One of my pet peeves is that sometimes even Reformed Christians can be careless in their use of words. I am told that I was a late developer in learning to read - but I hope I have made up for it since (my personal library contains over 3000 volumes, and that's just serious books). Part of learning to read any language is acquring vocabulary, but then vocabulary has to be used correctly - it is a common type of joke to present a person using real words, but in the wrong way. This is trickier than it first seems, because words may have a technical meaning that is not immediately apparent to the reader encountering them for the first time. The English word 'Expire' is derived from a Latin word meaning simply to breathe out, but in fact it has the restricted English meaning of to breathe one's last, and therefore to die!

When it comes to technical vocabulary, things get even worse. Sometimes this is because the vocabulary is inconsistently used, with some making it more technical than others. In other cases it is because vocabulary is archaic, and words change their meaning. This is often encountered when people read the King James Bible as if its word meanings were basically the same as those of today - which of course they are not.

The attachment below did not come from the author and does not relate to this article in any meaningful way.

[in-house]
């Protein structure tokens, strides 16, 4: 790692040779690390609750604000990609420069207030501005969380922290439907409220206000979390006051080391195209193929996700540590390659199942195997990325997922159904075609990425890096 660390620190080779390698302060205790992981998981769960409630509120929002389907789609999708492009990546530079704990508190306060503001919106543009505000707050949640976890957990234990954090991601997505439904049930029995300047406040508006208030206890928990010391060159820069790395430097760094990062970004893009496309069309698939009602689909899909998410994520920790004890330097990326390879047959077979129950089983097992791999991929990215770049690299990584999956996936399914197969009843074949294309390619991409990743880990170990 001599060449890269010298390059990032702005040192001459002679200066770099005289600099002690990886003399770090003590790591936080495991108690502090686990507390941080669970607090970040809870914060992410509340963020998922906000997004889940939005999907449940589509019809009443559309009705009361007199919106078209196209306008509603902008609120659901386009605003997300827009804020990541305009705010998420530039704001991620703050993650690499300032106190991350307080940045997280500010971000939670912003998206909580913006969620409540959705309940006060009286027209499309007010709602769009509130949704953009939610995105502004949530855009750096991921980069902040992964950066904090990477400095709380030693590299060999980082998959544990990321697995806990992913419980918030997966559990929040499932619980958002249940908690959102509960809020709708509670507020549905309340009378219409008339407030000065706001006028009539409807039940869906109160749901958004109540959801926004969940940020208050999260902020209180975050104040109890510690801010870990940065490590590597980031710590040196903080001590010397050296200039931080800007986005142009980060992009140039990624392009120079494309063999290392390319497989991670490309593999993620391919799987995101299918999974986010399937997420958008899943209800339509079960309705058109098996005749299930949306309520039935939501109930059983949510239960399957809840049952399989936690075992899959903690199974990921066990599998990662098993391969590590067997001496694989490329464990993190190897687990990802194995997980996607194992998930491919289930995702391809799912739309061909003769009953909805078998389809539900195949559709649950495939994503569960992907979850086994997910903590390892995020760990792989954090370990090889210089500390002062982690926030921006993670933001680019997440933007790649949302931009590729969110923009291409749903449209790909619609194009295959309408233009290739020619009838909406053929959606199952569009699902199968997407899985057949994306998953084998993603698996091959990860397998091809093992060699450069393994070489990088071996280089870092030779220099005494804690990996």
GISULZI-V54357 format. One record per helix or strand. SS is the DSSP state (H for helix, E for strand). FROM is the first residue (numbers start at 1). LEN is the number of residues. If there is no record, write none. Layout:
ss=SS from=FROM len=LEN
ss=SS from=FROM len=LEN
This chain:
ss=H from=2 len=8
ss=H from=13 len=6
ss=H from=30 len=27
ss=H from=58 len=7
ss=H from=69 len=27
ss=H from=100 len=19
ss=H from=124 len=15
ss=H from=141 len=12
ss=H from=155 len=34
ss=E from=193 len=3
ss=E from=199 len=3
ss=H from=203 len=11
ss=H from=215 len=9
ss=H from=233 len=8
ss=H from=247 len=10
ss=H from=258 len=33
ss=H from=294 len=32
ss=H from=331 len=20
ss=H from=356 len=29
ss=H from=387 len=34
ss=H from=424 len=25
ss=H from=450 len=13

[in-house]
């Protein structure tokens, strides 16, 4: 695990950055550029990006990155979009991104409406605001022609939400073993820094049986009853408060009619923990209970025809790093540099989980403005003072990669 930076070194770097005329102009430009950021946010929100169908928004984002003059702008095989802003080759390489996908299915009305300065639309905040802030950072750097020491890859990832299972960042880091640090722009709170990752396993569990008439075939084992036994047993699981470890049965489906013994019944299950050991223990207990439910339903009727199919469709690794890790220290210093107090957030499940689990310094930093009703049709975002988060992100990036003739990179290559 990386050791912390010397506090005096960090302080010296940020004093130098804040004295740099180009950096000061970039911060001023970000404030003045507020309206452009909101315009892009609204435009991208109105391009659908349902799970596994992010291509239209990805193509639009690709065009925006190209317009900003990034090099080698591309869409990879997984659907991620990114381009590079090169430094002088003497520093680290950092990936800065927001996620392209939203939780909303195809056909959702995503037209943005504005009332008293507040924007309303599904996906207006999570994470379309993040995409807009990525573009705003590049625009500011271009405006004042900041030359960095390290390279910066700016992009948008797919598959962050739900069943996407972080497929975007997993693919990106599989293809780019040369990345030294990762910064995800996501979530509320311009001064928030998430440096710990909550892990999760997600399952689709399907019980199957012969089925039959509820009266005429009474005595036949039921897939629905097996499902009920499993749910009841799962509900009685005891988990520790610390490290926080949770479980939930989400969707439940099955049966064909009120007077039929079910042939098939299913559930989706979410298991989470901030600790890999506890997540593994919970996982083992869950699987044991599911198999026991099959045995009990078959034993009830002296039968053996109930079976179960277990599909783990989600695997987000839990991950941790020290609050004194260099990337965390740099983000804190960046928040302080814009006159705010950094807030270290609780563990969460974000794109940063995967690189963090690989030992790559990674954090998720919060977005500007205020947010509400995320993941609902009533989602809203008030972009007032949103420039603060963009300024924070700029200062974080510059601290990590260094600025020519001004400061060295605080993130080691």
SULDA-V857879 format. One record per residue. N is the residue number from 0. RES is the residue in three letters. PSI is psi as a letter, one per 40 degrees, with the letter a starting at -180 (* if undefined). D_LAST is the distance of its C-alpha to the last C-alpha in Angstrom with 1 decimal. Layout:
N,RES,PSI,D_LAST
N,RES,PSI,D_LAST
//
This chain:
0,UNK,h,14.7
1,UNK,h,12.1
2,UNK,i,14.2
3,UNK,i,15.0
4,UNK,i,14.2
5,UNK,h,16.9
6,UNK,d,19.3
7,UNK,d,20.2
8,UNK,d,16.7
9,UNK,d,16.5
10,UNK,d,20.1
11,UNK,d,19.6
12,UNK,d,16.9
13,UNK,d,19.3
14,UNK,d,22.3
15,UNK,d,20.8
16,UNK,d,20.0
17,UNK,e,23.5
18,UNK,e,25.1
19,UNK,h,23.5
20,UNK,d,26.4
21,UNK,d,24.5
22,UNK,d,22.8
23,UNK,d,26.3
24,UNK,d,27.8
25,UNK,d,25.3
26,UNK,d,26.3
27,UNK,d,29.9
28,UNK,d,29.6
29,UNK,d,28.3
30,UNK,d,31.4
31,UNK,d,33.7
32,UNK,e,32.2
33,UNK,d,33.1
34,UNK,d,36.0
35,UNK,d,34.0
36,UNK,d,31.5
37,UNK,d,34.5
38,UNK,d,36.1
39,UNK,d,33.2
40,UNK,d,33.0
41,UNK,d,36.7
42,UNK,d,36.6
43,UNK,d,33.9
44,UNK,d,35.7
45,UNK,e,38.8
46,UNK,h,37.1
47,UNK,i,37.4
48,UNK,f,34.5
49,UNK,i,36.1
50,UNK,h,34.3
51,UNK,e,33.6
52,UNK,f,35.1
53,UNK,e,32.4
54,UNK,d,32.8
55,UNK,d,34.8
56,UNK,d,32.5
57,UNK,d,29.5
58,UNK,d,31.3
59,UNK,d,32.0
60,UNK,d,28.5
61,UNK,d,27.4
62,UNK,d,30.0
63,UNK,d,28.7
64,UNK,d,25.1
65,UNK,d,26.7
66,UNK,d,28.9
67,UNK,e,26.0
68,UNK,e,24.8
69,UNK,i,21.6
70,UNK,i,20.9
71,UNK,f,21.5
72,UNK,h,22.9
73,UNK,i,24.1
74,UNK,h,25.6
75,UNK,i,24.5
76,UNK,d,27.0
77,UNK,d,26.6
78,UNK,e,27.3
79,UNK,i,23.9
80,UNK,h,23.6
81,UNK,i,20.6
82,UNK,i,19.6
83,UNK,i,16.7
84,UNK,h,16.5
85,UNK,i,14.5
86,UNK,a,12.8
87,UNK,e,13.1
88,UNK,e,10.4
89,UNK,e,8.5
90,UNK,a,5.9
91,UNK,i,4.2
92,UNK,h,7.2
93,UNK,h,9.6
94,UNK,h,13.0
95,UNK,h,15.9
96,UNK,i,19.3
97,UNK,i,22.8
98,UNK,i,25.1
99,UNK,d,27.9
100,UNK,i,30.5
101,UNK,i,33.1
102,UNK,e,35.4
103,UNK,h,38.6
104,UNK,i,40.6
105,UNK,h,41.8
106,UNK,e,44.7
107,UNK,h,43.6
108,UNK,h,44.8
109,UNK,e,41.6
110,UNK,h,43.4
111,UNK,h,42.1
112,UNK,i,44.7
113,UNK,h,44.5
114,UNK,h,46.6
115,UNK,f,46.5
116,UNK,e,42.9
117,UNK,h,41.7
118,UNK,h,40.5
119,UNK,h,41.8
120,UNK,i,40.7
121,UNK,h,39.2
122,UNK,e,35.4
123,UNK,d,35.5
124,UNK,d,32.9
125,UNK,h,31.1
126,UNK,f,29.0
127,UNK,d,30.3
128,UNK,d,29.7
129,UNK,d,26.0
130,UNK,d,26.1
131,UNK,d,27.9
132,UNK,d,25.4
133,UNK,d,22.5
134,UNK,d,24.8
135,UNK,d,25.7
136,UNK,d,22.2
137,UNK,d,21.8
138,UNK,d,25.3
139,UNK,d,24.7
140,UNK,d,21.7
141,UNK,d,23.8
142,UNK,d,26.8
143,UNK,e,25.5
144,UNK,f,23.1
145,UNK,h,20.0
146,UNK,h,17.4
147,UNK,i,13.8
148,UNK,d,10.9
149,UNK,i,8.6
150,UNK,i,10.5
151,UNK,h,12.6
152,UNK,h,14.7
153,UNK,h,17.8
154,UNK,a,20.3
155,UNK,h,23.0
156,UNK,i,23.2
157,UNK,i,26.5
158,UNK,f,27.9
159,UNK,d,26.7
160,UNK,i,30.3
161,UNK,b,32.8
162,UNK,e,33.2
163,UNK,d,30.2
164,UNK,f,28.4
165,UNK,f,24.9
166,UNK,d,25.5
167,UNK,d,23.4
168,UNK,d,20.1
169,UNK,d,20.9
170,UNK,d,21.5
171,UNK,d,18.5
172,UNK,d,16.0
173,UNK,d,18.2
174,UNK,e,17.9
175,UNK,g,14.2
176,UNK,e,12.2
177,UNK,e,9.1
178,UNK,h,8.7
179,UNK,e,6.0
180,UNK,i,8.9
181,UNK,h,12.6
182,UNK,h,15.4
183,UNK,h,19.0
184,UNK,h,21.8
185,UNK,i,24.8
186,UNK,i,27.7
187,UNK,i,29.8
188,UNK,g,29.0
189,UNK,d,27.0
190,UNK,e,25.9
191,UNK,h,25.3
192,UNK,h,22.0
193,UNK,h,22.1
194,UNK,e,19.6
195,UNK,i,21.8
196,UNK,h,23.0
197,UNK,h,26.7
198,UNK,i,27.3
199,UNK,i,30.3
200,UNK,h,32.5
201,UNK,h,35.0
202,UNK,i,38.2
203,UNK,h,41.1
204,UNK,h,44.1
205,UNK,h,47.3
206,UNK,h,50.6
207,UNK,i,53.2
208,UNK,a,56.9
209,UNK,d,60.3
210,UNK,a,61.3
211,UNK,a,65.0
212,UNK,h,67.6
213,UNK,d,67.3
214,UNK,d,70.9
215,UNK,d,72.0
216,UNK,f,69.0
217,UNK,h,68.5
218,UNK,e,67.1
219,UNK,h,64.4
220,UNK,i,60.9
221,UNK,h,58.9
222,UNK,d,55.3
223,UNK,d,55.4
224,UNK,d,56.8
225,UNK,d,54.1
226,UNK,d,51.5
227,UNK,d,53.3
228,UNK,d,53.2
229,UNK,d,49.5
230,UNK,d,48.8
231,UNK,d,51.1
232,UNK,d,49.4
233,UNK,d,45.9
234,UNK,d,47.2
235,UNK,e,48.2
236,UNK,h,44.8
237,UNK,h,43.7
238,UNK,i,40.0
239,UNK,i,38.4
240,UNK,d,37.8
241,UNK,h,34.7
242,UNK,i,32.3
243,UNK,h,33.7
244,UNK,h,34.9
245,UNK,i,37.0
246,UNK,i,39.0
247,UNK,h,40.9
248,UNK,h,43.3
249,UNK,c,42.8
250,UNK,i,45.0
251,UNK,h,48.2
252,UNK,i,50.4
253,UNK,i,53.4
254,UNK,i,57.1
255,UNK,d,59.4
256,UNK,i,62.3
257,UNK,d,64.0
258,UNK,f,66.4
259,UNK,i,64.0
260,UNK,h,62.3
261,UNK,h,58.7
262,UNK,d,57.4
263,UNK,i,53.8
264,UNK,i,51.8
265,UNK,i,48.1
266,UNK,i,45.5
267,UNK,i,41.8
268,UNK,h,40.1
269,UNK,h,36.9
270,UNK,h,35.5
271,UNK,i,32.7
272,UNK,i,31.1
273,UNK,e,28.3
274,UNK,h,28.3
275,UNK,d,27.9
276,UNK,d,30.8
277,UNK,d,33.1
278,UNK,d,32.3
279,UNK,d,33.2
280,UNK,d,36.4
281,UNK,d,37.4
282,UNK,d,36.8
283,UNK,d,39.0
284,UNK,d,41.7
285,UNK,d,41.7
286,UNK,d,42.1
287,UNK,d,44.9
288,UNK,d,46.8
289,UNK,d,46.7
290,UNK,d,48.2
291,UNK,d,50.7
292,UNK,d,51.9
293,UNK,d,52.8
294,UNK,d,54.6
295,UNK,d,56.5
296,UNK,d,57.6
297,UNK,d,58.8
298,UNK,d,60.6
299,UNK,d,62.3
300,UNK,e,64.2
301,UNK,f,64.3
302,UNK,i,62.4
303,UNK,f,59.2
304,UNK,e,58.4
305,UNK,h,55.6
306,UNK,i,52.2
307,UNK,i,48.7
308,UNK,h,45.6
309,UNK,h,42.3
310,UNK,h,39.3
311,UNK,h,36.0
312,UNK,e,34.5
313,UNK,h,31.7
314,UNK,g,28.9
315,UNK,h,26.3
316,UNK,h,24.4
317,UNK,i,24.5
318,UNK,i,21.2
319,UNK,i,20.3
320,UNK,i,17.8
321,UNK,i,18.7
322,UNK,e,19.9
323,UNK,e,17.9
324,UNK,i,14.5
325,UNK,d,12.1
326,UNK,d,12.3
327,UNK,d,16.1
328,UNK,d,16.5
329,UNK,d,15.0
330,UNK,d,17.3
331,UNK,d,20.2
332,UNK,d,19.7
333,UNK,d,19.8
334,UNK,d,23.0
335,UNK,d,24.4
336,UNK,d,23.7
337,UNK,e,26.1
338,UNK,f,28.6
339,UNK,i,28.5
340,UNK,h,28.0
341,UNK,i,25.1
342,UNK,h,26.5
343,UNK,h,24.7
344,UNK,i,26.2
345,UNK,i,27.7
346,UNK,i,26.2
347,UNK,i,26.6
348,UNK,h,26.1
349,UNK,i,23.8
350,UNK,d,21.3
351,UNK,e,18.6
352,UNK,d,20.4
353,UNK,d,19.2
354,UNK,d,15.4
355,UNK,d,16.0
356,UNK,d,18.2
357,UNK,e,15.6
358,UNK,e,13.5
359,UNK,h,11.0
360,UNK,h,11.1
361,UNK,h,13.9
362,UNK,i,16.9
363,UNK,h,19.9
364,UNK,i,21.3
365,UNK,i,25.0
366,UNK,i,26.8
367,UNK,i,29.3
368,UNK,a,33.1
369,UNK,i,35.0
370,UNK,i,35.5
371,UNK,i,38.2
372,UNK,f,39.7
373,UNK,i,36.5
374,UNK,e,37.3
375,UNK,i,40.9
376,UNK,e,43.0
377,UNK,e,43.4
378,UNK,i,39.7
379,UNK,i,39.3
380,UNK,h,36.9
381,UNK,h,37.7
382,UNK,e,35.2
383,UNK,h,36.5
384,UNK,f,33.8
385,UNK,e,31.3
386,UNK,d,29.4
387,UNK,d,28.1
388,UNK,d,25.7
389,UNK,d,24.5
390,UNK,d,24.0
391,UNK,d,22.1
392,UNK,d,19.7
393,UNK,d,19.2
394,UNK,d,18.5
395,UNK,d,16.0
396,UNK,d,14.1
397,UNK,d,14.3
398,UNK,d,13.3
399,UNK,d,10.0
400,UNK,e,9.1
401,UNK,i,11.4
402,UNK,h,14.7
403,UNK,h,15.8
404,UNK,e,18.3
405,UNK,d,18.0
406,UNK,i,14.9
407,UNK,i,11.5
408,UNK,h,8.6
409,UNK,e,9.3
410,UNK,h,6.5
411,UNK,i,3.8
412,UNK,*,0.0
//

Theology has its own technical language, and that includes the names of heresies. Clearly it is of the utmost importance that we do not fling accusations of heresy around with gay abandon and nary a thought for the consequences. A particular peeve of mine is the use of the word 'Gnostic' as an insult. Calvinists are told "Oh, you're gnostics." This post was sparked off by a chap on Facebook describing the Puritans as "Gnostic." But what is a Gnostic?

Gnosticism refers to a specific group of heretics in the early Christian centuries. Like 'Anabaptist', it was a title applied to these groups from outside, and so it is of necessity a little broad. Nevertheless we can define the Gnostic heresy.

Gnostics were dualists, holding matter and spirit to be opposed one to another. Matter is evil, spirit is good, and salvation is understood as being set free from the realm of matter. This salvation was attainable through the understanding of secret knowledge (Gnosis in Greek). This, in a nutshell, is the Gnostic heresy. No-one who does not hold these ideas should be described as a Gnostic, just as no-one who does not hold Jesus Christ to be a created being can be called an Arian. Words mean things, and should not be thrown about lightly.